Letters of Hartley Coleridge

By Hartley Coleridge; Grace Griggs Evelyn et al. | Go to book overview

has been awful for the last week. To day is bright, but I believe cold. I have not been out yet--but must be going--if this is to save post. I am you know 2 miles from Ambleside. There is a regular foot post to Grasmere who always brings the letters--and would carry them in the morning--if they were ready--but does not call as he goes, unless directed so to do--an alteration in the arrival of the mails gives time to answer letters same day. But the rail-road, which as yet stops at Birthwaite, some 6 miles from Ambleside, will open shortly--then the mails will be taken off, and a cart substituted. I know not how this will affect time. I hope the papers were right. I did expect--but I am a pretty fellow to be expecting--that I should have heard of their safe arrival. I sent them on the 7th. This is the 10th, and I'm too late for post after all. I enclose a sonnet written for friends only--and hope it will please you. Nurse's letter is too great a curiosity to be either burn'd or return'd.

With kind love to Edith and Herbert

I remain Dear Sara

Your affectionate Brother.

N.B. Tell Mr. Wordsworth there are hardly any Celandines out this year. He should write a sonnet about it. William Green has burn'd a hole in his breeches.


LETTER 92
TO THOMAS BLACKBURNE.

[ 1847.]

Dear Blackburne

Your reproof of my long silence was both witty and just. I have been long intending to write to you; but procrastination borrows of Time at Compound Interest and at last can only compound at about a farthing in the pound. Yet I was not frozen by your threatened Tee totalism (of which I should rather approve), nor am I quite so etherealized as to hang like a dew drop on one horn of the Moon--but--but--in fact, I delayed writing till I was uncertain whether my letter would reach you or not. I am sorry that you are going to leave your present situation. It seems to suit you well. I do not suppose aught I could say would alter your determination, but I cannot help thinking your scruple more scrupulous, or truth to say, more nervous than conscientious. Suppose your Pupil is not very quick at Latin. I was myself

-291-

Notes for this page

Add a new note
If you are trying to select text to create highlights or citations, remember that you must now click or tap on the first word, and then click or tap on the last word.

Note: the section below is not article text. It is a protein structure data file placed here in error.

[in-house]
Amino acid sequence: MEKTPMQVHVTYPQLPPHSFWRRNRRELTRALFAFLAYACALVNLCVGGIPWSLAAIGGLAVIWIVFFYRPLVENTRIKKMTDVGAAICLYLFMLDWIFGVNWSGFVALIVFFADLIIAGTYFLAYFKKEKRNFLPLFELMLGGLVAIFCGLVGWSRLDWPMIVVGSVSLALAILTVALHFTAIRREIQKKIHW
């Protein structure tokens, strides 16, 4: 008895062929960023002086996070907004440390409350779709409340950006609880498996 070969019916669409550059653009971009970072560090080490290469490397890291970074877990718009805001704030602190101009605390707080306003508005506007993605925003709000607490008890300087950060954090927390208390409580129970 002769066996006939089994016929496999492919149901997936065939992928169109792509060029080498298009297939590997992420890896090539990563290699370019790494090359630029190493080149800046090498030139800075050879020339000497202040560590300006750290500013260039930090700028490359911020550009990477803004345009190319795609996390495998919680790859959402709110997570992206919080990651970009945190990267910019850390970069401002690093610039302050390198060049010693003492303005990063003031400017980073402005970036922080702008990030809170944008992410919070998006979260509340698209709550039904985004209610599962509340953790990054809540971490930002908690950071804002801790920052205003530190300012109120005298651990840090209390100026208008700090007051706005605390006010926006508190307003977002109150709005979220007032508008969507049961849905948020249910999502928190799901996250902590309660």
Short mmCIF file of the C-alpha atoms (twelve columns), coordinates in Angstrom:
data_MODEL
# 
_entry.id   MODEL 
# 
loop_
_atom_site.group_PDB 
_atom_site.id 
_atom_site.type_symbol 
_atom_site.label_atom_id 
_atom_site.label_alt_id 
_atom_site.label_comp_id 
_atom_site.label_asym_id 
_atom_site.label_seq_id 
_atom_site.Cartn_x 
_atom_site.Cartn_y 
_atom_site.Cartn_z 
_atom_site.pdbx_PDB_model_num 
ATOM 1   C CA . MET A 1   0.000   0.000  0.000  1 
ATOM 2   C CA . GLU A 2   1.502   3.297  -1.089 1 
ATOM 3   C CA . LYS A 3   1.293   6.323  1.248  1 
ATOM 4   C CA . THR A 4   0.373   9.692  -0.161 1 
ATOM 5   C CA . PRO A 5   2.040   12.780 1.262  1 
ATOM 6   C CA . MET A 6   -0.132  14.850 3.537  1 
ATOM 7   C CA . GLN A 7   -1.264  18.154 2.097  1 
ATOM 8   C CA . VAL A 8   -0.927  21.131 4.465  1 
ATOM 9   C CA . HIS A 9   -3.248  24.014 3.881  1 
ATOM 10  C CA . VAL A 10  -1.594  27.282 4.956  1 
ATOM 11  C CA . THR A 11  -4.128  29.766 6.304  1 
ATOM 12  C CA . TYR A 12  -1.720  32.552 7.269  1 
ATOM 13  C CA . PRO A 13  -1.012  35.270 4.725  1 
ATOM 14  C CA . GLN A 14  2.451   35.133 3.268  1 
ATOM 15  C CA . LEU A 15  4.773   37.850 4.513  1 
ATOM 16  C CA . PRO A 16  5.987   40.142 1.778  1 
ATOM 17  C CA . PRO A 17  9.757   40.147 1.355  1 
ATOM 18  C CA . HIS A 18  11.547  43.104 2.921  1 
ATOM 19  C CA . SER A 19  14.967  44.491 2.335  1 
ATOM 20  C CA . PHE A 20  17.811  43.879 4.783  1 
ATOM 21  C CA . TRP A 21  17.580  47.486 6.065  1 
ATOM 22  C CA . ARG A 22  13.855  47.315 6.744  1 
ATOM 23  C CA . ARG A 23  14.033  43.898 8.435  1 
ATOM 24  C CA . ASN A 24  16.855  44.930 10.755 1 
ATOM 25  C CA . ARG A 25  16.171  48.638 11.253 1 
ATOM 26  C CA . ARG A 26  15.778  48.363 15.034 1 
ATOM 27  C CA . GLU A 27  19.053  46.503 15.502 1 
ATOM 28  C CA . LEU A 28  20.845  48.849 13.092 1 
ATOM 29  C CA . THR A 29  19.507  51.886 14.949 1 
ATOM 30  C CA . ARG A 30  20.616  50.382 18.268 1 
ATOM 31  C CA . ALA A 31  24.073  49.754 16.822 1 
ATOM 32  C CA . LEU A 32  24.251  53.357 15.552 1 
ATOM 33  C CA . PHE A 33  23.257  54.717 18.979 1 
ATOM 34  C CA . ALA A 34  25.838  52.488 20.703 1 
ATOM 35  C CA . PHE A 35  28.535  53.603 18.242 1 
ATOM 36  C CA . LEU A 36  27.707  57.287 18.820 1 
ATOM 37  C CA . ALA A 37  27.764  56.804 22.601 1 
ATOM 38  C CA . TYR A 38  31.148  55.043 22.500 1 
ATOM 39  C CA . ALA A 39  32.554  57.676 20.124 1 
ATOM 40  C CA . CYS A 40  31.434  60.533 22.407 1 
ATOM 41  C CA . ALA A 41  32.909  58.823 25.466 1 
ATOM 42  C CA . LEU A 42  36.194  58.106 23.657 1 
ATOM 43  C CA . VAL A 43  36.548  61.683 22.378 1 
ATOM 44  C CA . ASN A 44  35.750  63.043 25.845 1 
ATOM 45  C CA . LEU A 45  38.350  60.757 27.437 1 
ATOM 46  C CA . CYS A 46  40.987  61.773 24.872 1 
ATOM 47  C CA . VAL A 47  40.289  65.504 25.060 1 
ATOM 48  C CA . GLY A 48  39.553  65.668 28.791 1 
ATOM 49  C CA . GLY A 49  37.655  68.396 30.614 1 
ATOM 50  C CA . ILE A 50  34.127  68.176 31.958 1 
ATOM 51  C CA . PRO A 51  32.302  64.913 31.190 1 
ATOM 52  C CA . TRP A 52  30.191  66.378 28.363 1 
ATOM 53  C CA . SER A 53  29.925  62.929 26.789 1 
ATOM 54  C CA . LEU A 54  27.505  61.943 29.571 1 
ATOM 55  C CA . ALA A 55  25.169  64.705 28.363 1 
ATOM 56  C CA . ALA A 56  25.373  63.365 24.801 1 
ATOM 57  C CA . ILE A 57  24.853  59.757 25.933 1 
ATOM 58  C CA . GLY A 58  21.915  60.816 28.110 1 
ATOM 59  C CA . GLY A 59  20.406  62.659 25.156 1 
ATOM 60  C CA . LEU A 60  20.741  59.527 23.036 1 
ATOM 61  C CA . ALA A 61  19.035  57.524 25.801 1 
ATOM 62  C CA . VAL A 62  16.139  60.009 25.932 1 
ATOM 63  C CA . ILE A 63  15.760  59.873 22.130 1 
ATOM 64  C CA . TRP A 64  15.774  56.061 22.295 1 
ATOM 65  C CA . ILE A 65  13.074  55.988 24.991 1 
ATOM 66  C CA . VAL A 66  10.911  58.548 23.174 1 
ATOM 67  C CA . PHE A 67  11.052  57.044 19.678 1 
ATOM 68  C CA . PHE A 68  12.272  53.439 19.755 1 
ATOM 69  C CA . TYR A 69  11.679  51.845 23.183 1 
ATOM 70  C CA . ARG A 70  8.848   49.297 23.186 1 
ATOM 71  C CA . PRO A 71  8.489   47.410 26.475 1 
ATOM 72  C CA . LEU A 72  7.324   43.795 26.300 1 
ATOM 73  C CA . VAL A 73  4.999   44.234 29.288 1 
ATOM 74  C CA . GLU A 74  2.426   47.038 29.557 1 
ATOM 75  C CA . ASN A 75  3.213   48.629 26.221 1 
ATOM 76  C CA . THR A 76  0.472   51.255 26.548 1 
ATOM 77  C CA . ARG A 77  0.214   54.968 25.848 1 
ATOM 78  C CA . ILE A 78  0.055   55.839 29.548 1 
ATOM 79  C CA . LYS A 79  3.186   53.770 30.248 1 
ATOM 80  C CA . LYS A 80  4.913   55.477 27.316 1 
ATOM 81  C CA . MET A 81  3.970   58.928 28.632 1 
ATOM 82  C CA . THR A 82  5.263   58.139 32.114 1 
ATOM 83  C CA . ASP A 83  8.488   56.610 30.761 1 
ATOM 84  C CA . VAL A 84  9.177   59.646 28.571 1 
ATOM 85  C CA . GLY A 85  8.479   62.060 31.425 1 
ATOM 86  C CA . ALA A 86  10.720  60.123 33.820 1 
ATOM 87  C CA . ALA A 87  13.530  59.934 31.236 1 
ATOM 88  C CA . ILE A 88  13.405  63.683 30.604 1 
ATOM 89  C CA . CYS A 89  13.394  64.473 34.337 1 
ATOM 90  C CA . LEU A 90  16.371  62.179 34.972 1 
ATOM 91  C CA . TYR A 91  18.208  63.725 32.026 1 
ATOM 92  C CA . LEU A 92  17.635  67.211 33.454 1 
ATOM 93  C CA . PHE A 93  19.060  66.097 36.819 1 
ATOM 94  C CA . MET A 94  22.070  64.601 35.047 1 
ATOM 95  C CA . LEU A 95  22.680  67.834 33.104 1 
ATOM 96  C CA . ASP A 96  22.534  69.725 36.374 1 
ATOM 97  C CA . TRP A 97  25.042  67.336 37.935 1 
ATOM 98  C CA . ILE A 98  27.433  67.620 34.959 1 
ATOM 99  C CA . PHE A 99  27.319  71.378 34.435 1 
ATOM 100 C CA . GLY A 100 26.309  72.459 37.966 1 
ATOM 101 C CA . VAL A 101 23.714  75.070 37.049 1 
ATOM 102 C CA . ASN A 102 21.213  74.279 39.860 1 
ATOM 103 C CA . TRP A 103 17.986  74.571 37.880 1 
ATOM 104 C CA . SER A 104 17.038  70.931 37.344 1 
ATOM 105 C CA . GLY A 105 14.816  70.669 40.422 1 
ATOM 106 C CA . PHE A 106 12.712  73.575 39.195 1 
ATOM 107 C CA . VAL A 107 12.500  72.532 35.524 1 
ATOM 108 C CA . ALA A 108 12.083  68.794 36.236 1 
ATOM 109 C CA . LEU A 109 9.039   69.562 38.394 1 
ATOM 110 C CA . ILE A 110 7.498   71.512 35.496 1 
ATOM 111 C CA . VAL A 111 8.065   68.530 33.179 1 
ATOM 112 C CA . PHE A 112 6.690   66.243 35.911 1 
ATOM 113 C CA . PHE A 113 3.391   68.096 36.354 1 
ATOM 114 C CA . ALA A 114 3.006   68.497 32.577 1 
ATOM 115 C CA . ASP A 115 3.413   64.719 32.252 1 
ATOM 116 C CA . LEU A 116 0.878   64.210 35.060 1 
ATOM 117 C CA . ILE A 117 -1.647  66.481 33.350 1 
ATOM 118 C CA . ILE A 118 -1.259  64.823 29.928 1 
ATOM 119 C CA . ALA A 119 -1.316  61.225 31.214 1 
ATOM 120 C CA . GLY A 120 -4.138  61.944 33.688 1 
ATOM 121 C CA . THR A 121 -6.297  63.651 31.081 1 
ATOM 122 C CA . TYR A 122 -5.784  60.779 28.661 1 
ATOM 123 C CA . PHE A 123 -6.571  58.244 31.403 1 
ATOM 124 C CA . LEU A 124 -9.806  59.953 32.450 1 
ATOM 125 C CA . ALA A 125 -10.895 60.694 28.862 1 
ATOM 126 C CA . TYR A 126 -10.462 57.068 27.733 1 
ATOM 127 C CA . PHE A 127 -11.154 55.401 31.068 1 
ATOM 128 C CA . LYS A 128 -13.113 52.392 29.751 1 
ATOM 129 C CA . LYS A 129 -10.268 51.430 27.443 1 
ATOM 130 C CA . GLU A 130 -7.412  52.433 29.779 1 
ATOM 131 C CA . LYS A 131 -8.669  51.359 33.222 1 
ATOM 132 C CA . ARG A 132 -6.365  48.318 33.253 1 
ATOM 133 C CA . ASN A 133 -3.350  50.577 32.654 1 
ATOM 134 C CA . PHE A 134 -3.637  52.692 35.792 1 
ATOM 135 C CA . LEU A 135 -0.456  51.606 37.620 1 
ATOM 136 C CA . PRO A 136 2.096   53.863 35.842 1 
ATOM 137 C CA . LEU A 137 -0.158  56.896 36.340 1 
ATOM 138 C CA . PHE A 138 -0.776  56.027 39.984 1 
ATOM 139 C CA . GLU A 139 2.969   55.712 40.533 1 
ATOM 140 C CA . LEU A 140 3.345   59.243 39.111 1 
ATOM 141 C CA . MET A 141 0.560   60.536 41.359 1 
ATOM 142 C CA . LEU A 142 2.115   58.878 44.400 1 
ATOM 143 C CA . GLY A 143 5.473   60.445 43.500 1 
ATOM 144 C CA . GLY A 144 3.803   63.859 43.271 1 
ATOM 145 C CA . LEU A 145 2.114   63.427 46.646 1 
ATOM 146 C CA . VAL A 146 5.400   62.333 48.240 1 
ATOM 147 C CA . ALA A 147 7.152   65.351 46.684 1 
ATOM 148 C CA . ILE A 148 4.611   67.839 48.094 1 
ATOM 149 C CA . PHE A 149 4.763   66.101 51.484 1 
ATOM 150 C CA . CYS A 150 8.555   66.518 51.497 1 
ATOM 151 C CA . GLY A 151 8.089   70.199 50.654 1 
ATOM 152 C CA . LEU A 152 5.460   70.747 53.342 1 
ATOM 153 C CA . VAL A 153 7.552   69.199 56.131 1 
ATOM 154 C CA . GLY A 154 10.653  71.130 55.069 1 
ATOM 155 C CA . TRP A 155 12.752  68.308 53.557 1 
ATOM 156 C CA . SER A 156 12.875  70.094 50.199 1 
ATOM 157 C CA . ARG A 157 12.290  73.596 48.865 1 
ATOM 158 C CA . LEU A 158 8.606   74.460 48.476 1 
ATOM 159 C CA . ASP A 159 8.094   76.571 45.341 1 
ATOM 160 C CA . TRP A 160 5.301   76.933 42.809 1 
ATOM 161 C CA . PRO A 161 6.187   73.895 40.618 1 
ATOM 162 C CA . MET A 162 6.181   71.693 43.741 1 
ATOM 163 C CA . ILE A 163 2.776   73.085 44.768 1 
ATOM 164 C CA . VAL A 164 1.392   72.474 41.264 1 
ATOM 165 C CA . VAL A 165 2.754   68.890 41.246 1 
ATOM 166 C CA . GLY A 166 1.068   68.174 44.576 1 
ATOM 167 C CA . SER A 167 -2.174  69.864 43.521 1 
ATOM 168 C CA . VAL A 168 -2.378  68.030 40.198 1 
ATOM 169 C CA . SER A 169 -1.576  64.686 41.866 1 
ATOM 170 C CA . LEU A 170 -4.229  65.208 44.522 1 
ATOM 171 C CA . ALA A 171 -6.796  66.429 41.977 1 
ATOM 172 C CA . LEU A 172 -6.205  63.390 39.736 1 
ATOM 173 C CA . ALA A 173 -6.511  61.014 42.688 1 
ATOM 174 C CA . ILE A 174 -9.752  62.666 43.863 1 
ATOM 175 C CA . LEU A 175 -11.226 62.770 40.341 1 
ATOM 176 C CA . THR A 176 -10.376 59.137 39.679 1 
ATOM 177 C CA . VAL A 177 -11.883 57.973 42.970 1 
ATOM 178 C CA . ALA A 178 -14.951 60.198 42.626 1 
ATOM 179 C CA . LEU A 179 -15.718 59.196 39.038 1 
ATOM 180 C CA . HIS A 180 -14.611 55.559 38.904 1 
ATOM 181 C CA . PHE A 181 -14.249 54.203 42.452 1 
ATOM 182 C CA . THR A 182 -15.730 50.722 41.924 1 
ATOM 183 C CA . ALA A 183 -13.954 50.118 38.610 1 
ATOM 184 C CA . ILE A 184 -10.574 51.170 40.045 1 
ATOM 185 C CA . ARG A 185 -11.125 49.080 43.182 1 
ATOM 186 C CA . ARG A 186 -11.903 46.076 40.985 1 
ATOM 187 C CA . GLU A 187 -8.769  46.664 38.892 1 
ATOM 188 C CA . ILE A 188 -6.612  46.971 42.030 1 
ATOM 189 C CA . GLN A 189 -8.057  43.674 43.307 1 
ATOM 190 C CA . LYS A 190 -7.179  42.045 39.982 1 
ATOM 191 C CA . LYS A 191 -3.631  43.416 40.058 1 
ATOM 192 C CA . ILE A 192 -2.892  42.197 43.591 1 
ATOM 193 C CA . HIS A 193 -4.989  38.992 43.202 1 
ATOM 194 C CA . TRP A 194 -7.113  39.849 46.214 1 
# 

One moment ...
Default project is now your active project.
Project items
Notes
Cite this page

Cited page

Style
Citations are available only to our active members.
Buy instant access to cite pages or passages in MLA 8, MLA 7, APA and Chicago citation styles.

(Einhorn, 1992, p. 25)

(Einhorn 25)

(Einhorn 25)

1. Lois J. Einhorn, Abraham Lincoln, the Orator: Penetrating the Lincoln Legend (Westport, CT: Greenwood Press, 1992), 25, http://www.questia.com/read/27419298.

Note: primary sources have slightly different requirements for citation. Please see these guidelines for more information.

Cited page

Bookmark this page
Letters of Hartley Coleridge
Table of contents

Table of contents

Settings

Settings

Typeface
Text size Smaller Larger Reset View mode
Search within

Search within this book

Look up

Look up a word

  • Dictionary
  • Thesaurus
Please submit a word or phrase above.
Print this page

Print this page

Why can't I print more than one page at a time?

Help
Full screen
Items saved from this book
  • Bookmarks
  • Highlights & Notes
  • Citations
/ 330

matching results for page

    Questia reader help

    How to highlight and cite specific passages

    1. Click or tap the first word you want to select.
    2. Click or tap the last word you want to select, and you’ll see everything in between get selected.
    3. You’ll then get a menu of options like creating a highlight or a citation from that passage of text.

    OK, got it!

    Cited passage

    Style
    Citations are available only to our active members.
    Buy instant access to cite pages or passages in MLA 8, MLA 7, APA and Chicago citation styles.

    "Portraying himself as an honest, ordinary person helped Lincoln identify with his audiences." (Einhorn, 1992, p. 25).

    "Portraying himself as an honest, ordinary person helped Lincoln identify with his audiences." (Einhorn 25)

    "Portraying himself as an honest, ordinary person helped Lincoln identify with his audiences." (Einhorn 25)

    "Portraying himself as an honest, ordinary person helped Lincoln identify with his audiences."1

    1. Lois J. Einhorn, Abraham Lincoln, the Orator: Penetrating the Lincoln Legend (Westport, CT: Greenwood Press, 1992), 25, http://www.questia.com/read/27419298.

    Cited passage

    Thanks for trying Questia!

    Please continue trying out our research tools, but please note, full functionality is available only to our active members.

    Your work will be lost once you leave this Web page.

    Buy instant access to save your work.

    Already a member? Log in now.

    Search by... Author
    Show... All Results Primary Sources Peer-reviewed

    Oops!

    An unknown error has occurred. Please click the button below to reload the page. If the problem persists, please try again in a little while.